Mayor Richard M. Daley emerged from hiding on Thursday to insist he knew nothing about the partnership his nephew formed with one of the city's leading developers to win the right to invest $68 million in city pension funds with a guarantee of $8 million in management fees to the duo until he read about it in the paper like everyone else.
Is that even remotely possible in a family consistently described as clannish and close-knit?
"I won't get into the inner workings of my family," Daley read from a statement after disappearing from the public this week with a (purported) case of the flu. "Except to say that we're not different than anyone else."
If that's the case, the mayor is lying, because it's hard to imagine many families in which an uncle would be unaware of a piece of business such as this done by his nephew - especially one with so much practice at patronage and cronyism as the Daleys.
"You'd have to be a chumbolone moron of the third degree to believe he had nothing to do with it," John Kass said on Good Day Chicago before the mayor made his statement.
After reading his statement, Daley took questions from reporters as long as they weren't about the subject of the statement he had just read.
"I answered questions," Daley said after refusing to answer questions. "The statement speaks for itself."
But clearly the statement did not speak for itself. Daley had to read it aloud.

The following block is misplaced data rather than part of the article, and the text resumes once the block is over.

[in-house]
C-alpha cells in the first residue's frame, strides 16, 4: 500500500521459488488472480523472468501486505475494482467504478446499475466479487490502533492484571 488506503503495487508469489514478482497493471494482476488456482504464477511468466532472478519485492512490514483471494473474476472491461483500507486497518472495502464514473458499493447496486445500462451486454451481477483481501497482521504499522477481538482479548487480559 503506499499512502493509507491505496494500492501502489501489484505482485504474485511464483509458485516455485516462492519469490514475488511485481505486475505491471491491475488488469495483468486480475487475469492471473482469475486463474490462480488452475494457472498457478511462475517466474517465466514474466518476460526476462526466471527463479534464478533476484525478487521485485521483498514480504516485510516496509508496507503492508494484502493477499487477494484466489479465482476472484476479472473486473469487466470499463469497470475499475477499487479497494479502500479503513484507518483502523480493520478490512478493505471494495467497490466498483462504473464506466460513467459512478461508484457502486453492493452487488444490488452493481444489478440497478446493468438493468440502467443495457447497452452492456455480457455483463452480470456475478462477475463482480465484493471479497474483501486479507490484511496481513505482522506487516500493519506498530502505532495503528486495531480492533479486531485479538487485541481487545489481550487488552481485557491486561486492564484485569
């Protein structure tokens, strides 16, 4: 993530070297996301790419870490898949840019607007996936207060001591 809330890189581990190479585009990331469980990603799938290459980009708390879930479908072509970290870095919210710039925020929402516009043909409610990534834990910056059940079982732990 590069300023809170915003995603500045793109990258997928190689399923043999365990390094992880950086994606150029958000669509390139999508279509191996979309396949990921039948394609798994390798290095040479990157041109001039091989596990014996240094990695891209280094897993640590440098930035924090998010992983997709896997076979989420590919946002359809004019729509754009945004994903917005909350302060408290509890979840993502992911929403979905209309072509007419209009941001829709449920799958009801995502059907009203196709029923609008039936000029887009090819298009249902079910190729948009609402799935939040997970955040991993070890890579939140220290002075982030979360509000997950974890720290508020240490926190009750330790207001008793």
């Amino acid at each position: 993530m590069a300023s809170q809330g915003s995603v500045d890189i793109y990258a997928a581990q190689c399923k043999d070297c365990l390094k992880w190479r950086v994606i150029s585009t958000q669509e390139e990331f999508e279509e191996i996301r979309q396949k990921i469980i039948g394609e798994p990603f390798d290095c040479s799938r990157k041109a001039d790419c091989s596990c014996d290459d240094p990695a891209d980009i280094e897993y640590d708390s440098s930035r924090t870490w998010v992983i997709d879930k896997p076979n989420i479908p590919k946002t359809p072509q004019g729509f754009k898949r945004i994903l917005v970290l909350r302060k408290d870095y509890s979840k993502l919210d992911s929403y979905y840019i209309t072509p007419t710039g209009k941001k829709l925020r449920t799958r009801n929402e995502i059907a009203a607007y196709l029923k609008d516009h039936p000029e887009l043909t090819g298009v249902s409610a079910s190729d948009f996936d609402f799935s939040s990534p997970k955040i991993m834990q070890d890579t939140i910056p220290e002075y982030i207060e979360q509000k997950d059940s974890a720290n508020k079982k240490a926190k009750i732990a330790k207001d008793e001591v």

The mayor was willing to answer questions about city layoffs so the story about his nephew, Robert Vanecko, wasn't hanging out there all by itself.
Today he went back to having the flu, having erased all public events from his schedule.
"I don't know what strain," Rich Samuels said last night on Chicago Tonight, possibly alluding to the Vanecko strain.
This morning, though, Kass identifies the strain as the B1-S1 virus.
Latin name: Chumbolonius verbalis fibbus.
After all, Vanecko had previously been a partner with Daley's son, Patrick, in a sewer cleaning company that won no-bid contract extensions worth millions of dollars.
Is it remotely possible that Daley knows everybody's business in town except that of his son, nephew, and developer pal Allison Davis, particularly when that business includes vast amounts of city money?
Davis - who once employed Barack Obama and partnered with Tony Rezko - also takes exception to questions like that.
On Chicago Tonight earlier this week, Davis said he thought the media coverage of the Vanecko affair was motivated by an effort "to destroy Bob, and destroy his uncle, and to dirty me up as much as they can dirty me up."
That flu strain is spreading.
Steve Rhodes is the proprietor of The Beachwood Reporter, a Chicago-centric news and culture review.